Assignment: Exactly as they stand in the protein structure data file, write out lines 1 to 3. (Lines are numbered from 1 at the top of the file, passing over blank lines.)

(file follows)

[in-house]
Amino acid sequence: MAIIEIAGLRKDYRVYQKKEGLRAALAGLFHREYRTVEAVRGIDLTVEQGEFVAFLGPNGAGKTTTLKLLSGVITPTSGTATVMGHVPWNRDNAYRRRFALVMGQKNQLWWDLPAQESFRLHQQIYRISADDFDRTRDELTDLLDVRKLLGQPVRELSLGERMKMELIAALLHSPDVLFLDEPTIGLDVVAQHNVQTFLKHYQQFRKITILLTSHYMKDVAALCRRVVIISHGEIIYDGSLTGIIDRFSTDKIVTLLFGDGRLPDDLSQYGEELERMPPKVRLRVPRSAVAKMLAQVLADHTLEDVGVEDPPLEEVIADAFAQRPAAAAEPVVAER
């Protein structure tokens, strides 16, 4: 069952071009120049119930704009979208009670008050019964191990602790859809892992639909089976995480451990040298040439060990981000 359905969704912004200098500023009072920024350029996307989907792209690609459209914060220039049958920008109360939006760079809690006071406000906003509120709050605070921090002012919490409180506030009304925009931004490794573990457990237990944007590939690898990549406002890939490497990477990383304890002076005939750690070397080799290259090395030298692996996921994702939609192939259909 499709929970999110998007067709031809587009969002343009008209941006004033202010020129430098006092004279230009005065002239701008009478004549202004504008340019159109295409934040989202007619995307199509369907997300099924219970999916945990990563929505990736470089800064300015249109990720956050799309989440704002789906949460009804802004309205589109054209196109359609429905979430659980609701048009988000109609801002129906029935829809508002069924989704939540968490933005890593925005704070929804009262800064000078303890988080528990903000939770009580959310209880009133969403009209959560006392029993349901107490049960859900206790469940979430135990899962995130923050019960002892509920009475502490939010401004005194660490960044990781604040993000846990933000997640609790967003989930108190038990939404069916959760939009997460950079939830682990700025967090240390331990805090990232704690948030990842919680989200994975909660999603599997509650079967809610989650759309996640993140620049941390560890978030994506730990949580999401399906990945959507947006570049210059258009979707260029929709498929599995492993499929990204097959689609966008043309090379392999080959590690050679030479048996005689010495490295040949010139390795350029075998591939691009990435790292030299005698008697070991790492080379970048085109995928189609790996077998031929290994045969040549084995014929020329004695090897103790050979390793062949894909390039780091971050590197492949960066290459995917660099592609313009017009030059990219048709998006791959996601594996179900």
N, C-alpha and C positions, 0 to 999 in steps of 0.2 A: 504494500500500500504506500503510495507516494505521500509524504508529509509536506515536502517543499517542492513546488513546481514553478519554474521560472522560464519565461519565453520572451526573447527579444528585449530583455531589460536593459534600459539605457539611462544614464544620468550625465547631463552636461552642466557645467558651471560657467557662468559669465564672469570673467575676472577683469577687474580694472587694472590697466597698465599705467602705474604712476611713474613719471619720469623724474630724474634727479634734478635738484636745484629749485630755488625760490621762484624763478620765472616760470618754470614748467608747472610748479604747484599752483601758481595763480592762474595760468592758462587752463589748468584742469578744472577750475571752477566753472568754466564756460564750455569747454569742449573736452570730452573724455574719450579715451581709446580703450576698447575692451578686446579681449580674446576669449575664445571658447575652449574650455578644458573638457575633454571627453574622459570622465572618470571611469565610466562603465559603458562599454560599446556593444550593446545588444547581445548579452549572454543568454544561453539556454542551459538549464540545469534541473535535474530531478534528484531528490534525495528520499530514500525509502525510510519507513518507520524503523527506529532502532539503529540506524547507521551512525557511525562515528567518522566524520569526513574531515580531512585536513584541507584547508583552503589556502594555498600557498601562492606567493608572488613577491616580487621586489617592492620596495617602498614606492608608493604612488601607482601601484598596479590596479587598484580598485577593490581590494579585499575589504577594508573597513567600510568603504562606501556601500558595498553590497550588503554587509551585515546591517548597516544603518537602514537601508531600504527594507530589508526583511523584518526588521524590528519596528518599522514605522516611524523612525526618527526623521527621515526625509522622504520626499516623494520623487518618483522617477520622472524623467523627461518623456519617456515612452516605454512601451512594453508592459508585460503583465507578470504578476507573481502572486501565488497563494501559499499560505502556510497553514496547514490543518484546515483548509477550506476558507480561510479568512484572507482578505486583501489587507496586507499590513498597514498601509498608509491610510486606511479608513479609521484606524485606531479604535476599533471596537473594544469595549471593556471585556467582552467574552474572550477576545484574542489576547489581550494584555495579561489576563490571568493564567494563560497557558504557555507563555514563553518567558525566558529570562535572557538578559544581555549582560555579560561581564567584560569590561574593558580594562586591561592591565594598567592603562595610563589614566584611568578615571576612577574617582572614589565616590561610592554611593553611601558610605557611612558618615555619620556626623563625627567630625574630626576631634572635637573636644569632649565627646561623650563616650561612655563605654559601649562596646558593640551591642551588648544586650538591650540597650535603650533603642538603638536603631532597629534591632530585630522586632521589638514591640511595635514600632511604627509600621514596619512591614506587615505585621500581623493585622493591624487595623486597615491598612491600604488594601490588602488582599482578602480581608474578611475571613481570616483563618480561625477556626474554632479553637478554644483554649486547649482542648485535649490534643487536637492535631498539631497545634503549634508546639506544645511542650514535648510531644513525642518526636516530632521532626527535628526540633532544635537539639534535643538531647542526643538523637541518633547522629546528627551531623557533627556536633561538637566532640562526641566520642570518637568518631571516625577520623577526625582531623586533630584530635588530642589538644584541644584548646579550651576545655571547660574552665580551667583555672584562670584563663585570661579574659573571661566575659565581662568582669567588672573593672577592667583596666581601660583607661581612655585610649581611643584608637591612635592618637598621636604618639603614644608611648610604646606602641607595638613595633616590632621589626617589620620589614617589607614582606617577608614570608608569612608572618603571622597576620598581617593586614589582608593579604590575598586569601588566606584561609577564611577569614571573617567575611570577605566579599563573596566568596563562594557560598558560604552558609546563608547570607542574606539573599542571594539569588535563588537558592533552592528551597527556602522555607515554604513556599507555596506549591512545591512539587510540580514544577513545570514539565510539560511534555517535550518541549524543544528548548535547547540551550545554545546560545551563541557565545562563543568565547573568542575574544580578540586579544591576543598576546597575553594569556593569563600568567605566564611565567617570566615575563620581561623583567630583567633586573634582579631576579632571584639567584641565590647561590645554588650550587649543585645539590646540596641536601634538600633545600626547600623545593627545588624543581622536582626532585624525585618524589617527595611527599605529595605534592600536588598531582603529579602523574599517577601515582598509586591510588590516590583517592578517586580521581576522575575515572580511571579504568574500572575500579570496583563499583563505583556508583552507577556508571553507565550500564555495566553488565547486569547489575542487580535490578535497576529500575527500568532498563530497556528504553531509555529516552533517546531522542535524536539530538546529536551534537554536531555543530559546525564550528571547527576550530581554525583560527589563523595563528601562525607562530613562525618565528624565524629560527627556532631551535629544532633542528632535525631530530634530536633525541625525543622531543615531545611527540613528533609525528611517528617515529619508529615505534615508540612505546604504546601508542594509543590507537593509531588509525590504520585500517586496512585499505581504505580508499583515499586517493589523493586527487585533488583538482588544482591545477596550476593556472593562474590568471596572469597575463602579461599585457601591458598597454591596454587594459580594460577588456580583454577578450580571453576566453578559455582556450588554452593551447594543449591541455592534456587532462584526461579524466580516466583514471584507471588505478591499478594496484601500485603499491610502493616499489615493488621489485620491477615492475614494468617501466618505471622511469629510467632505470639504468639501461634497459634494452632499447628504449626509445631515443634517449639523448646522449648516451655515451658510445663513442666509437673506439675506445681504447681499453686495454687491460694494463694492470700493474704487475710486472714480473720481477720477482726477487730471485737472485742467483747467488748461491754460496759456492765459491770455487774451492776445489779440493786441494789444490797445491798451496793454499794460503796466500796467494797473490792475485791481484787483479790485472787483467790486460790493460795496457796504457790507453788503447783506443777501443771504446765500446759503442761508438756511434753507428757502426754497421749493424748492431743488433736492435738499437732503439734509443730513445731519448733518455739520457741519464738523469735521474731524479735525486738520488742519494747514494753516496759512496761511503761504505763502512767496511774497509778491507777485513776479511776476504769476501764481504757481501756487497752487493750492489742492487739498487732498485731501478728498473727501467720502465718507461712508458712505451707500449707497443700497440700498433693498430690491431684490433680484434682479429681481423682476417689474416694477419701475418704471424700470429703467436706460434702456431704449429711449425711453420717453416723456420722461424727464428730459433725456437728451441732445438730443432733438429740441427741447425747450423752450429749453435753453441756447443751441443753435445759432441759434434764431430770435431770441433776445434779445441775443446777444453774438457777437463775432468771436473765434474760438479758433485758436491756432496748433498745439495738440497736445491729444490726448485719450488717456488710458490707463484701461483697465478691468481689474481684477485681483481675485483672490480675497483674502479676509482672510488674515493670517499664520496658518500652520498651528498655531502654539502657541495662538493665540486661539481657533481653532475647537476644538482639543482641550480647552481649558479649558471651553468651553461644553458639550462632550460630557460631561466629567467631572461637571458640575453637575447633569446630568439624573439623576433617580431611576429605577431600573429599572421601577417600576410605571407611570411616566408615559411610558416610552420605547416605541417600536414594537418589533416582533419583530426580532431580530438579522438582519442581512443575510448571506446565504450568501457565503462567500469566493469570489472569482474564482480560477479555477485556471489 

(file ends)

[in-house]
Amino acid sequence: MAIIEIAGLRKDYRVYQKKEGLRAALAGLFHREYRTVEAVRGIDLTVEQGEFVAFLGPNGAGKTTTLKLLSGVITPTSGTATVMGHVPWNRDNAYRRRFALVMGQKNQLWWDLPAQESFRLHQQIYRISADDFDRTRDELTDLLDVRKLLGQPVRELSLGERMKMELIAALLHSPDVLFLDEPTIGLDVVAQHNVQTFLKHYQQFRKITILLTSHYMKDVAALCRRVVIISHGEIIYDGSLTGIIDRFSTDKIVTLLFGDGRLPDDLSQYGEELERMPPKVRLRVPRSAVAKMLAQVLADHTLEDVGVEDPPLEEVIADAFAQRPAAAAEPVVAER
């Protein structure tokens, strides 16, 4: 069952071009120049119930704009979208009670008050019964191990602790859809892992639909089976995480451990040298040439060990981000 359905969704912004200098500023009072920024350029996307989907792209690609459209914060220039049958920008109360939006760079809690006071406000906003509120709050605070921090002012919490409180506030009304925009931004490794573990457990237990944007590939690898990549406002890939490497990477990383304890002076005939750690070397080799290259090395030298692996996921994702939609192939259909 499709929970999110998007067709031809587009969002343009008209941006004033202010020129430098006092004279230009005065002239701008009478004549202004504008340019159109295409934040989202007619995307199509369907997300099924219970999916945990990563929505990736470089800064300015249109990720956050799309989440704002789906949460009804802004309205589109054209196109359609429905979430659980609701048009988000109609801002129906029935829809508002069924989704939540968490933005890593925005704070929804009262800064000078303890988080528990903000939770009580959310209880009133969403009209959560006392029993349901107490049960859900206790469940979430135990899962995130923050019960002892509920009475502490939010401004005194660490960044990781604040993000846990933000997640609790967003989930108190038990939404069916959760939009997460950079939830682990700025967090240390331990805090990232704690948030990842919680989200994975909660999603599997509650079967809610989650759309996640993140620049941390560890978030994506730990949580999401399906990945959507947006570049210059258009979707260029929709498929599995492993499929990204097959689609966008043309090379392999080959590690050679030479048996005689010495490295040949010139390795350029075998591939691009990435790292030299005698008697070991790492080379970048085109995928189609790996077998031929290994045969040549084995014929020329004695090897103790050979390793062949894909390039780091971050590197492949960066290459995917660099592609313009017009030059990219048709998006791959996601594996179900």